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February 4, 2012

Two KESC workers attempt self-immolation against lay-offs


February 4, 2012

Two workers of the Karachi Electric Supply Company (KESC) tried to immolate themselves on Friday, as a large number of disgruntled workers protested outside the power utility’s head office against their unresolved issues, including the long-pending problem of surplus staff.
According to Lateef Mughal, a leader of the KESC Mazdoor Ittehad, the two labourers — Khalid and Shafi — attempted to set themselves on fire but their protesting comrades timely doused the flames and rescued them.
Mughal said that Shafi also consumed some quantity of petrol, which he used for igniting a fire and that caused further deterioration of his health condition.
Shafi was under treatment at the Jinnah Postgraduate Medical Centre and his condition was said to be out of danger, while Khalid was discharged after he was administered first aid, he added.
He said that both the workers received some burn injuries but these were not critical. He alleged that both the labourers, who attempted self-immolation, had been arbitrarily dismissed from service by the management of the privatised power utility.
Meanwhile, a large number of workers held an hours-long protest outside the KESC head office in Gizri, shouting slogans against the present Abraaj Capital-led management and in favour of the July 26 Governor House agreement whose implementation has long been sought by them for resolving the issue of the surplus staff.
The protesting labourers were also carrying banners inscribed with slogans against the “unjust and anti-labour” policies of the KESC management. A large contingent of police and other law-enforcement agencies’ personnel stood guard near the head office building to prevent any violent incident or a march by the protesters.
Labour leaders of other trade unions active in the city also participated in the protest demonstration to lend support to the KESC workers. Speaking on the occasion, KESC Labour Union leader Mohammad Akhlaq Khan said that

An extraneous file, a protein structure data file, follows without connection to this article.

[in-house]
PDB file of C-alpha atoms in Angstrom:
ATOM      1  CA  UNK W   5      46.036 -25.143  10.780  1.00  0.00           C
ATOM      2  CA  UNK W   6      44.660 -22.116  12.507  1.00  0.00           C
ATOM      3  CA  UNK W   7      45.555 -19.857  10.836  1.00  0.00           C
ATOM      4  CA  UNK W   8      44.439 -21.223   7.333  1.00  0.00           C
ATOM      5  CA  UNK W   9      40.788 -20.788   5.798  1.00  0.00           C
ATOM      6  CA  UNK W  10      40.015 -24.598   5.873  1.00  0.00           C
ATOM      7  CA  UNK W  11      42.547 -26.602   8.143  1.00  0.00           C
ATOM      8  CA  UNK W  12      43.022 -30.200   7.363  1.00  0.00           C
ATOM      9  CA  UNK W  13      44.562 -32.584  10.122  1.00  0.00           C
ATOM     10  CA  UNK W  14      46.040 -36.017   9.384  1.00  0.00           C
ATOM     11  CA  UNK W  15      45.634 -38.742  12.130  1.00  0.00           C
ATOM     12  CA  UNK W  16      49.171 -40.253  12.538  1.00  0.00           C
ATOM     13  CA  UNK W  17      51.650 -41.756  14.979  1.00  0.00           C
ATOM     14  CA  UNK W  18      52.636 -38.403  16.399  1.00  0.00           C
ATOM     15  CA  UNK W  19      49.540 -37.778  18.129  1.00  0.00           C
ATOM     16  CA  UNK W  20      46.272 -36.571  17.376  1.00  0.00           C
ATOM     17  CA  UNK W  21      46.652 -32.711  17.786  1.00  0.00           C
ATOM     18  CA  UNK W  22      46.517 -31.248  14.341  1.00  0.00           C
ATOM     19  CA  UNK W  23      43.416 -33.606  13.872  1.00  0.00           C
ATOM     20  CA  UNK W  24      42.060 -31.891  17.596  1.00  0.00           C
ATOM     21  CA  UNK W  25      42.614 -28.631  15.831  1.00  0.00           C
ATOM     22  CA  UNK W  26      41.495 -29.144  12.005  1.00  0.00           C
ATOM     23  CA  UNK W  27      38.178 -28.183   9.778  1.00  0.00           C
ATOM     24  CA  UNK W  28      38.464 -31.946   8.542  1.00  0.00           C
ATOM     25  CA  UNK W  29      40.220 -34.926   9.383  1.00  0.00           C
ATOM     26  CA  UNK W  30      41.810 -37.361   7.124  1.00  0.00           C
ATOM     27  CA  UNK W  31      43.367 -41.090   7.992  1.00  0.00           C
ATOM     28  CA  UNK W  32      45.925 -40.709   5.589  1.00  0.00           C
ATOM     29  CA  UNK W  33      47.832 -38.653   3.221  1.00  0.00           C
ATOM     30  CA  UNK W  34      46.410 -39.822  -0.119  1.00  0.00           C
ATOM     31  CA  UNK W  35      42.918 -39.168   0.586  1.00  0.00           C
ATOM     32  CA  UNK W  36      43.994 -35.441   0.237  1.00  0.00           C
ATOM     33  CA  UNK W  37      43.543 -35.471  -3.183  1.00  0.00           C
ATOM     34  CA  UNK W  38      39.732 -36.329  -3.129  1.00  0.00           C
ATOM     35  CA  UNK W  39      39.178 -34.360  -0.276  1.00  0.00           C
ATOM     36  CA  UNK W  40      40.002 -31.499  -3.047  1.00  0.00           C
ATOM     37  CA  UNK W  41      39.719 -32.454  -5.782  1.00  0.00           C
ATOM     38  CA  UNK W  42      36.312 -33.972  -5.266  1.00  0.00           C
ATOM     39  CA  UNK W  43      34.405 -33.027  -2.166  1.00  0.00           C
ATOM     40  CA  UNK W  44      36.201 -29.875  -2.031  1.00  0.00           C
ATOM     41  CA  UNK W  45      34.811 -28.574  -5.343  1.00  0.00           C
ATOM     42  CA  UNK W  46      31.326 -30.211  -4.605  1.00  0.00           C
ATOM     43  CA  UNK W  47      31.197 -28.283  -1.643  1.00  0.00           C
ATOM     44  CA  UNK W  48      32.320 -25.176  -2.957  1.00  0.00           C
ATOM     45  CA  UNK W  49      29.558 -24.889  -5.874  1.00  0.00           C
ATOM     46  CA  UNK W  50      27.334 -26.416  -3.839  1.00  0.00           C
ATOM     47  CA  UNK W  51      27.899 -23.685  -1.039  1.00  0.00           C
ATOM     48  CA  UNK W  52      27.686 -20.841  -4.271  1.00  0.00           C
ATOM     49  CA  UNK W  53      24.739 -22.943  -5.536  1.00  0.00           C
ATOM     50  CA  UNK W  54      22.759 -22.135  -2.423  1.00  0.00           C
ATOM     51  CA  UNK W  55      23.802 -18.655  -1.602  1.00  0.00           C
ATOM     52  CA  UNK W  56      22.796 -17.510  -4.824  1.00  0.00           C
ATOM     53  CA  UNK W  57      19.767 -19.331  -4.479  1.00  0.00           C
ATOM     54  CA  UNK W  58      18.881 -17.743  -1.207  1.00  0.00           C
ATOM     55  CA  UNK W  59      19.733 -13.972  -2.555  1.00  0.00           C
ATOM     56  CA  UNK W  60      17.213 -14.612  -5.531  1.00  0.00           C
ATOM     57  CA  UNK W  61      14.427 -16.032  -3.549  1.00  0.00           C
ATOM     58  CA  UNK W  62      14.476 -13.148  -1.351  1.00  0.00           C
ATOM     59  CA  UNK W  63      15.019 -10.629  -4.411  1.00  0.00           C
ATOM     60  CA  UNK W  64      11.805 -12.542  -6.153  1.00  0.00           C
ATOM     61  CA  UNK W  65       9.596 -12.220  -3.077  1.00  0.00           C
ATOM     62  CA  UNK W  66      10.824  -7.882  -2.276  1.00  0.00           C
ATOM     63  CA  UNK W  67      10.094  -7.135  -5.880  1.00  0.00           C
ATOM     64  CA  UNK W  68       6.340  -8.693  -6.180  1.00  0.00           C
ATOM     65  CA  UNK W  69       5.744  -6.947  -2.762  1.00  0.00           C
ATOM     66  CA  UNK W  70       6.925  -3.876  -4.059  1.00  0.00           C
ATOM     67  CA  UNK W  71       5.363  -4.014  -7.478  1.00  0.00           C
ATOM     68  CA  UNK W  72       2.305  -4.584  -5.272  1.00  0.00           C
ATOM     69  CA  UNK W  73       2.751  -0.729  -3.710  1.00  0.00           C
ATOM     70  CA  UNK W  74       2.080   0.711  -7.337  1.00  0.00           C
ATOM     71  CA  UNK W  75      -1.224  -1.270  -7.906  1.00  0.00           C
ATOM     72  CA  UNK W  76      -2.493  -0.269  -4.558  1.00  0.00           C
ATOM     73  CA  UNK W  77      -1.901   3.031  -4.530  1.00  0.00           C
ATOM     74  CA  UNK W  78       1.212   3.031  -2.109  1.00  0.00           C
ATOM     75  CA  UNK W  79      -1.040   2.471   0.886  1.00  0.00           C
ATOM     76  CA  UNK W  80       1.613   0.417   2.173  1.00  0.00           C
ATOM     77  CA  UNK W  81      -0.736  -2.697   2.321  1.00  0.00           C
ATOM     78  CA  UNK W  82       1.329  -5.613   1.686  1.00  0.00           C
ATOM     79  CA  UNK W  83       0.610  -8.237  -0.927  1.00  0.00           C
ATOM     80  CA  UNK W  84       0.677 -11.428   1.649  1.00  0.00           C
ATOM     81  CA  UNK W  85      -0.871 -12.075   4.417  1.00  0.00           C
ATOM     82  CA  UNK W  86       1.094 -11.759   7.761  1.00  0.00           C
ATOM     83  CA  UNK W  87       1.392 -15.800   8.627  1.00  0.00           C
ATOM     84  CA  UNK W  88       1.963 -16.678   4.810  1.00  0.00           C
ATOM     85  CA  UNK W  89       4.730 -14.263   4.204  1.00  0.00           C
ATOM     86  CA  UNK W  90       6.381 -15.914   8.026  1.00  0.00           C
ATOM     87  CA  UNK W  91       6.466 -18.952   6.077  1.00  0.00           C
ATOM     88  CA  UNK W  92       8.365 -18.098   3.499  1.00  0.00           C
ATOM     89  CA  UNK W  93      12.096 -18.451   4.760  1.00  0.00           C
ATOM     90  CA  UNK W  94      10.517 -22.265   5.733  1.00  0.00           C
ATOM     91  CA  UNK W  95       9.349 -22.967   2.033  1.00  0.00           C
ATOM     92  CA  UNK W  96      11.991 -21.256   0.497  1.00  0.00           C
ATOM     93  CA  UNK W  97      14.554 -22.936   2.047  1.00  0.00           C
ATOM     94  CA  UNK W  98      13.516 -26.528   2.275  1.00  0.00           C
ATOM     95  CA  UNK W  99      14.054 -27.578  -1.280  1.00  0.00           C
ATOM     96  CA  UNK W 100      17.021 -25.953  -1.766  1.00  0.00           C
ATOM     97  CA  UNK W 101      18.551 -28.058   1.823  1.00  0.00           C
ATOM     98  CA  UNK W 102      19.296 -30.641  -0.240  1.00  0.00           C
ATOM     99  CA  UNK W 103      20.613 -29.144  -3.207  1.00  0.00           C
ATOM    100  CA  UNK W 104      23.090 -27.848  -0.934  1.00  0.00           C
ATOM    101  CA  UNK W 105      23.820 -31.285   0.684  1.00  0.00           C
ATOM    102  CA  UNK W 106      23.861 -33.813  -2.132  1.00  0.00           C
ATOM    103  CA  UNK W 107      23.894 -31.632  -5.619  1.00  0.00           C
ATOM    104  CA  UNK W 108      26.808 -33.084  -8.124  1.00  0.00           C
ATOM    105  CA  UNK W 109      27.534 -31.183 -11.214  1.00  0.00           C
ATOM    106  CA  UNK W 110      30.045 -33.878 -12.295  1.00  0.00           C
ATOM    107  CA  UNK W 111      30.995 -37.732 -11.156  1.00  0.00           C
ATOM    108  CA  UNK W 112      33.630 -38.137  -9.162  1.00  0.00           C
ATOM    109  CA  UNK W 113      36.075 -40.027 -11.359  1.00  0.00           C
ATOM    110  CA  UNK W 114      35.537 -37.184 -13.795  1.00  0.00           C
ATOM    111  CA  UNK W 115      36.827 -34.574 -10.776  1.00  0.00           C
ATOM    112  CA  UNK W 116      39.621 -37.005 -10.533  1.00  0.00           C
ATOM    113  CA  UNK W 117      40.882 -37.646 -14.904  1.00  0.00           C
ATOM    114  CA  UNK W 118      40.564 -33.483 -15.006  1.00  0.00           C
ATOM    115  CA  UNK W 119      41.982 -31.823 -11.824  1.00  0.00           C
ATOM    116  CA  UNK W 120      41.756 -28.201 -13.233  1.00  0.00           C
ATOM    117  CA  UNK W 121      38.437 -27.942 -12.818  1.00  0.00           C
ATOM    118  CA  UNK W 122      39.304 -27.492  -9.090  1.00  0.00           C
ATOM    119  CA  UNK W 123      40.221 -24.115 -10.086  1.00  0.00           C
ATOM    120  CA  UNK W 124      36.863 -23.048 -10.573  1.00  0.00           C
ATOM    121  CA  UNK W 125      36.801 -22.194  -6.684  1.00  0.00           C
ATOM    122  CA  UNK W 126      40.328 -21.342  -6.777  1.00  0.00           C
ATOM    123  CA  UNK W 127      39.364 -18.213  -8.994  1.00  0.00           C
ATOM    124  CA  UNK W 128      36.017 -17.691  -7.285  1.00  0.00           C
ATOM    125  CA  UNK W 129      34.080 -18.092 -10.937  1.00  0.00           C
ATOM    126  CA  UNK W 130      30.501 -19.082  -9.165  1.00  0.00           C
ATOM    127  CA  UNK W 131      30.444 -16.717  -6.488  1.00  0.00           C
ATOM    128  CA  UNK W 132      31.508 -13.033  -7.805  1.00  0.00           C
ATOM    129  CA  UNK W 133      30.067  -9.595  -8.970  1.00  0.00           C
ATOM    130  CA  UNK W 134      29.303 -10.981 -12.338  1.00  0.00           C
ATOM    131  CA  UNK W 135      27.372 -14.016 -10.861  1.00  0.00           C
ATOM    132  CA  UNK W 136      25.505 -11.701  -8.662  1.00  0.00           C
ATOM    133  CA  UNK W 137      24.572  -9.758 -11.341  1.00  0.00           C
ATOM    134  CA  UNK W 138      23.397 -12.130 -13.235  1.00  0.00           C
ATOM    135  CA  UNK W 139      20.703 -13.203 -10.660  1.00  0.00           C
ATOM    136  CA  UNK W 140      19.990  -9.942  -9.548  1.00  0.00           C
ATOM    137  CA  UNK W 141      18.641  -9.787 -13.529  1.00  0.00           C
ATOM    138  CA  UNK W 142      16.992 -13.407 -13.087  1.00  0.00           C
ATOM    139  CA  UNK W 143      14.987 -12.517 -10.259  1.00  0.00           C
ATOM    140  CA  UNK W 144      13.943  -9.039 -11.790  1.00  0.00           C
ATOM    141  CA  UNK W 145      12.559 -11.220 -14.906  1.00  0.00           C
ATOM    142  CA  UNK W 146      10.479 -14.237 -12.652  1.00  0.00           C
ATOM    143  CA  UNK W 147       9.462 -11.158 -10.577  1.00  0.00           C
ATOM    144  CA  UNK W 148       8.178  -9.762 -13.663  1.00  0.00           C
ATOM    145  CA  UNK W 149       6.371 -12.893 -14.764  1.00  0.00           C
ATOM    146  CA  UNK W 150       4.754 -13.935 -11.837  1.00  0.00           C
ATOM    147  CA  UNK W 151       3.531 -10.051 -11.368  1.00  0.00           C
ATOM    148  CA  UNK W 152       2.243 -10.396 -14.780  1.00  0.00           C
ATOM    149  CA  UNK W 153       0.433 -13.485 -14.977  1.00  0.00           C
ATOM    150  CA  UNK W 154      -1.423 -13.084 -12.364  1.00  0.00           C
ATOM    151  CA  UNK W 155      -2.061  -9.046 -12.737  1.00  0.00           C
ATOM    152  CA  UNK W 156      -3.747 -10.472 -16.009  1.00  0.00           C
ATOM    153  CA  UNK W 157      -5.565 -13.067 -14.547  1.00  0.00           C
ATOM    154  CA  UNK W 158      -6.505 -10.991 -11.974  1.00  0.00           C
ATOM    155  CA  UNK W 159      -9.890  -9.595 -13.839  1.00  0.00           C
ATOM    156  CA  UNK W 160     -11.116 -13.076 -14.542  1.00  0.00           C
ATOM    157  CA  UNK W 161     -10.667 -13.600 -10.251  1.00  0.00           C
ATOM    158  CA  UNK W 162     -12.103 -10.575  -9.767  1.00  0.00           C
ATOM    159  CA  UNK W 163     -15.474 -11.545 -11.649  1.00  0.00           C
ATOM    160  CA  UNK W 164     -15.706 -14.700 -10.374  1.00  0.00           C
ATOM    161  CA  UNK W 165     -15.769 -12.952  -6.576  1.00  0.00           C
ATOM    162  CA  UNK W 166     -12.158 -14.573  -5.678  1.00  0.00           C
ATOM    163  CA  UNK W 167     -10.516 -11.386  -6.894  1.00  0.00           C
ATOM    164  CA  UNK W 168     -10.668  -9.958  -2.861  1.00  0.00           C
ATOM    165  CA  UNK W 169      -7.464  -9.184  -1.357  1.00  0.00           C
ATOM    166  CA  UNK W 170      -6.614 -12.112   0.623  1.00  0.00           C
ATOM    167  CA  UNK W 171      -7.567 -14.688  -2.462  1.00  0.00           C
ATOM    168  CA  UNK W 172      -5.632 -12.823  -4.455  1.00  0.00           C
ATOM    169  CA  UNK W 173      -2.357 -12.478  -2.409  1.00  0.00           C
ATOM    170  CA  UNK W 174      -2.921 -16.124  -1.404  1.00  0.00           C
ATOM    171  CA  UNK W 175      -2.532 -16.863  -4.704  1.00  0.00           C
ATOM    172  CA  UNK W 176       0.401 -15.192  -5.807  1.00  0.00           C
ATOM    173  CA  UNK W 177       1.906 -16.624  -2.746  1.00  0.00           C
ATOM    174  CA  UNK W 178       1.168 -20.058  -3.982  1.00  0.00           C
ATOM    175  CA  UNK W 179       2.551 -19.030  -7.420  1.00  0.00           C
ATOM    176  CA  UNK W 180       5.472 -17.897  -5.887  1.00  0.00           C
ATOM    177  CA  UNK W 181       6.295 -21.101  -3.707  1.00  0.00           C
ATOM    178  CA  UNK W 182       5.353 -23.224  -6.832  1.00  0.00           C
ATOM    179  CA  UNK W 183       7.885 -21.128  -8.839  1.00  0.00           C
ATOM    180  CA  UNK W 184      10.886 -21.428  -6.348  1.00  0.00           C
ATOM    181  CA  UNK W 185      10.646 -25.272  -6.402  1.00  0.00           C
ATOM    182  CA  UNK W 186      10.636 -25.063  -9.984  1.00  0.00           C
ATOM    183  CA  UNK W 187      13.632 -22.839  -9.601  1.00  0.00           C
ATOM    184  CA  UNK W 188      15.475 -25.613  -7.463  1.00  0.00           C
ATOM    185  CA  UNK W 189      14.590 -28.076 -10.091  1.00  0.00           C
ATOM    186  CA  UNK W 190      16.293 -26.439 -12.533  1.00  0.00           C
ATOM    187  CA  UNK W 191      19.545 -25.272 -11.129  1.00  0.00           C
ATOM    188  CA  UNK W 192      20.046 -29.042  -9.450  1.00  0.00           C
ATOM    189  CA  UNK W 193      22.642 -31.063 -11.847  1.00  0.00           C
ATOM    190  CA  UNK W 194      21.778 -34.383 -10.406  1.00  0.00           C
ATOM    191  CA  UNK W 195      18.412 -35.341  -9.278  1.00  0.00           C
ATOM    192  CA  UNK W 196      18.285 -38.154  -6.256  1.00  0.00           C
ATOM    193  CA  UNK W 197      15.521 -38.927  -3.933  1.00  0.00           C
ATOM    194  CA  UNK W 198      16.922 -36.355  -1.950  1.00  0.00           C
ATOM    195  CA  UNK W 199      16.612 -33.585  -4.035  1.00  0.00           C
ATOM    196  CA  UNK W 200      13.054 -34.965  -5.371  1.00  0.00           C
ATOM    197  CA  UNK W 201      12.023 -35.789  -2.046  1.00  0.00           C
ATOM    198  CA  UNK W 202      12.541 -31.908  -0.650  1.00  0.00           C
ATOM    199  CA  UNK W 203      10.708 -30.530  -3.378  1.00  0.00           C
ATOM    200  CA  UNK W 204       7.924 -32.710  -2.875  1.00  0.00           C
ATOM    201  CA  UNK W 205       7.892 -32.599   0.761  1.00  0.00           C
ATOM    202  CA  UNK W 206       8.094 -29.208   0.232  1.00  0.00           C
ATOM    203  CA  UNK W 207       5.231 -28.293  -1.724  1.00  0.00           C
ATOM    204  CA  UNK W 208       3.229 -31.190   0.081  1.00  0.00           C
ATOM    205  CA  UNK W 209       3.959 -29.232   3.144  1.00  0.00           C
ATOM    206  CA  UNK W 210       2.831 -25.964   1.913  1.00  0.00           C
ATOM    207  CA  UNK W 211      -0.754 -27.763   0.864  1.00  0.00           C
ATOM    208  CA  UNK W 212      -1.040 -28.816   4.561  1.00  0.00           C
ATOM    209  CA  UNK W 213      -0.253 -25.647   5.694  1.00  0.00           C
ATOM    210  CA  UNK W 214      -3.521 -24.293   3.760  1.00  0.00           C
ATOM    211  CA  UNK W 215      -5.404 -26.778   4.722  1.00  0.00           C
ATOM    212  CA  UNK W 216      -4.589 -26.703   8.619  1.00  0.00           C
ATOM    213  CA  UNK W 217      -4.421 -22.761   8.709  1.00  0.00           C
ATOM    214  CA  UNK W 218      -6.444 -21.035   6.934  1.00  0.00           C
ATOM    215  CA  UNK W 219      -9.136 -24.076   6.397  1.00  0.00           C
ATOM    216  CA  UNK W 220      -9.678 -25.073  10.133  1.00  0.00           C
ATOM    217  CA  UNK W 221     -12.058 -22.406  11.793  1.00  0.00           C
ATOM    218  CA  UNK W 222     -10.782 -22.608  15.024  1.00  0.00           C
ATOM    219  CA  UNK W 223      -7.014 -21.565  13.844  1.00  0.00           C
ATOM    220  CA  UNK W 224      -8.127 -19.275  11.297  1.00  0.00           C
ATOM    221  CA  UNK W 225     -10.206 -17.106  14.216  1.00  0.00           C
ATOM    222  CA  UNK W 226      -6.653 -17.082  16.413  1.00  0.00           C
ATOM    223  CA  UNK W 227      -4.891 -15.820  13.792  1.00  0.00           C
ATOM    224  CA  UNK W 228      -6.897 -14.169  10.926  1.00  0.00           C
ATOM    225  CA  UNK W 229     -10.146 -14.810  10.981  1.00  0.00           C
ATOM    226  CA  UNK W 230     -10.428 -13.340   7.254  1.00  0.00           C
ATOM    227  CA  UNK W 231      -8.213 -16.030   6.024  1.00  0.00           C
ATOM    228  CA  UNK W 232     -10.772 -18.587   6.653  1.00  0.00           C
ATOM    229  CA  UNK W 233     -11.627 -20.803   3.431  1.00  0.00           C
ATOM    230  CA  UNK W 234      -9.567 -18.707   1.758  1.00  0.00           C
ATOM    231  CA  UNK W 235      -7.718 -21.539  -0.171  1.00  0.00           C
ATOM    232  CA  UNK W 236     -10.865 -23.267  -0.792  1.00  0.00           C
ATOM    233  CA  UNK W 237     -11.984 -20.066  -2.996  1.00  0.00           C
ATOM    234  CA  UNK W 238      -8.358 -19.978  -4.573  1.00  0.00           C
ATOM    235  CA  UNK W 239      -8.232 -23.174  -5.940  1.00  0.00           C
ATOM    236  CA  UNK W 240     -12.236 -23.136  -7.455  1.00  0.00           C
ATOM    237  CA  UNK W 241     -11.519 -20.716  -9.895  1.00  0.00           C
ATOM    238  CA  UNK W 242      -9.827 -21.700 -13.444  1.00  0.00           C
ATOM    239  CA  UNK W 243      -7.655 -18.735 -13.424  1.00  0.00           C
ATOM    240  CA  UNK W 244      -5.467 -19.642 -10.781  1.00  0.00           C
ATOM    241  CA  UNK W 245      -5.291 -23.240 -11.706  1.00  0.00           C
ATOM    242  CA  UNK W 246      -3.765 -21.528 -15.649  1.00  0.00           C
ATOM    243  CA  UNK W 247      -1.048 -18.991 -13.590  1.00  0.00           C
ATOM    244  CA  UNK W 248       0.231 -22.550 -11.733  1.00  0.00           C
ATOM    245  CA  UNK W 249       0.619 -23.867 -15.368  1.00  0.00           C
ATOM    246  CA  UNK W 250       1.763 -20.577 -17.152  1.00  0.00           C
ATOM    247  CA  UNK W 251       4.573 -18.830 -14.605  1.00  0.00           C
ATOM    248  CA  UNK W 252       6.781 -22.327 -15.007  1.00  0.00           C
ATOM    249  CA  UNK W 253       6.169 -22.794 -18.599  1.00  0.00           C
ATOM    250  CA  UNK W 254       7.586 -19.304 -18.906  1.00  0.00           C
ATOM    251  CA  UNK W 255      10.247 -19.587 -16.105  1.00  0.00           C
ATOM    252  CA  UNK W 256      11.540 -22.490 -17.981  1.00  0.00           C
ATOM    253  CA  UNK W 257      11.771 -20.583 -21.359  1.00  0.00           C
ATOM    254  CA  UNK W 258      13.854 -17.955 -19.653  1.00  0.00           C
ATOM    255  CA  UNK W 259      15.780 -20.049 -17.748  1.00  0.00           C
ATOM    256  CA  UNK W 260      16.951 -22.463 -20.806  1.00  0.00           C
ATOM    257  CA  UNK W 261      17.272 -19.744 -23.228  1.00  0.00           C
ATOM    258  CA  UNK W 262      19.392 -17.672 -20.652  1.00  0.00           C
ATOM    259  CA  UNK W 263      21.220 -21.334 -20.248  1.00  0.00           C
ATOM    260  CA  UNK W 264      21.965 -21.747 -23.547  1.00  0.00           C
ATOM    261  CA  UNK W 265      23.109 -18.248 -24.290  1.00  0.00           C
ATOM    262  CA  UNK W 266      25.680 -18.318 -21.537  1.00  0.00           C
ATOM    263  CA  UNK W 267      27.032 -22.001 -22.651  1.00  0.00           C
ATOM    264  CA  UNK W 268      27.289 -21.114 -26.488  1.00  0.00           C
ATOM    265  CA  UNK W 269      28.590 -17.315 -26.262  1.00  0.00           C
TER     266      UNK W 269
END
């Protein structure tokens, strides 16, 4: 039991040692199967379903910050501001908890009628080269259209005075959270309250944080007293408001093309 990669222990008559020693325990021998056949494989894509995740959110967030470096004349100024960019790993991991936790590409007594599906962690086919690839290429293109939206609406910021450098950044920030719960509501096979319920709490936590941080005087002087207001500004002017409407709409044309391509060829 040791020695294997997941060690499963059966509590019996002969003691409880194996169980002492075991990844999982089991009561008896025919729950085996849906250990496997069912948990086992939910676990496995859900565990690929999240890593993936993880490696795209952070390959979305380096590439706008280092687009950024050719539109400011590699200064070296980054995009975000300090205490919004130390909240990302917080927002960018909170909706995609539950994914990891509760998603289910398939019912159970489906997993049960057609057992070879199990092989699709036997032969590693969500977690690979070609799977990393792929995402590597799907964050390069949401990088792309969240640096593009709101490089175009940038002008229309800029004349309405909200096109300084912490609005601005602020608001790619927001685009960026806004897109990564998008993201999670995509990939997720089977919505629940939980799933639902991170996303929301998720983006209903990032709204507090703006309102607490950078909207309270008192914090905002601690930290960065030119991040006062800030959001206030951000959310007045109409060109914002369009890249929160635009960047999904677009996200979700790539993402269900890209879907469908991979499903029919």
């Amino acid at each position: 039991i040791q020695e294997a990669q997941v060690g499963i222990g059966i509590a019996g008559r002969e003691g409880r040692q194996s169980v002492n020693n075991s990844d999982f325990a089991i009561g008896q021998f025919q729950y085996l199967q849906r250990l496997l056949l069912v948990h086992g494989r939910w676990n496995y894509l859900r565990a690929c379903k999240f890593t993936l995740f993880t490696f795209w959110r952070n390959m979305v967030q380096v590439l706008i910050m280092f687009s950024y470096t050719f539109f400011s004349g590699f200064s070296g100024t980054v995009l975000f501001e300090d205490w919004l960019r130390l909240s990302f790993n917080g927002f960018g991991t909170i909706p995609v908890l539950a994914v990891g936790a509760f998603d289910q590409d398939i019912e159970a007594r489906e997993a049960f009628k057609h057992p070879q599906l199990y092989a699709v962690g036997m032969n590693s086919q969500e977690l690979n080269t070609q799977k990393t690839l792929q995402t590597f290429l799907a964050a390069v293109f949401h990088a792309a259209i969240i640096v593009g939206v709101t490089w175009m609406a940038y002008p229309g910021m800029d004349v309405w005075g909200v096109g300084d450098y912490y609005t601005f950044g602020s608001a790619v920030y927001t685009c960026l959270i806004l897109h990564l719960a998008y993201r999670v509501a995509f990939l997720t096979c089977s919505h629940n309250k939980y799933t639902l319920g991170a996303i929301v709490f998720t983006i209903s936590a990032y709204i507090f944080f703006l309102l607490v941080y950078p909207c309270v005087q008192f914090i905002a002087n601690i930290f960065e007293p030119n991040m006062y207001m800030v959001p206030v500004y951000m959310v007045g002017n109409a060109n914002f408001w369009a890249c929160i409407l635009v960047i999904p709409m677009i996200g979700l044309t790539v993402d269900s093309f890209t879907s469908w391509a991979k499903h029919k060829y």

they had been waging a legitimate and justified struggle for securing long-denied rights of the workers.
He said that they would continue with their struggle till the services of all the affected workers of the power utility were restored. Lateef Mughal said that the KESC’s management had wilfully shut down its power generation plants in order to subject its consumers to hours-long loadshedding.
He said that the industrial and business activity had been adversely affected and economic progress had come to a virtual halt in Karachi due to prolonged and frequent power cuts. Meanwhile, the KESC said that over 3,000 non-core employees had already accepted the voluntary separation scheme, while the remaining over 1,000 non-core employees had started availing themselves of the scheme in the final round.
The power utility was exclusively focusing on its core functions of power generation, transmission and distribution while the non-core functions had been outsourced to third party service providers, as done by other utilities like PSO and SSGC to create extra headcount and financial space for core functions, it said.
In its statement, the KESC said: “The non-core employees need to follow the footsteps of their over 3000 co-workers and find a new livelihood for themselves by exercising the option of voluntary separation scheme.
“KESC’s fiscal space is limited and the utility cannot carry the weight of this workless minority any longer. In case the remaining non-core employees do not exercise their option of VSS then the utility would reluctantly have to exercise its reserved and legal option of retrenchment.”
The KESC’s management also condemned what it termed the sensational tricks exercised by a thin minority of activists of the former CBA who had already been dismissed on disciplinary grounds.
“These elements had not only failed to establish their case against the voluntary separation scheme in the eyes of law but lost sympathy of fellow employees as well as society in general by adopting terroristic and highhanded attitude towards simple trade union issues.”
It alleged that the labour union had been carrying out sabotaging and disruptive tactics instead of advocating their point on the negotiations table under the law of the land.
“Realising that their untoward agitation had failed to bring results and any well being to fellow workers, the former union office-bearers whose term as CBA had expired many months ago, had been trying to get it extended through futile pressure building and now they had added elements of political emotions and sensation by staging a farce of self-immolation show,” said the KESC statement. “It is to be noted that these people have also gone to the courts yet they are still trying to settle issues through pressure building tactics which is a clear contempt of the court,” it added.

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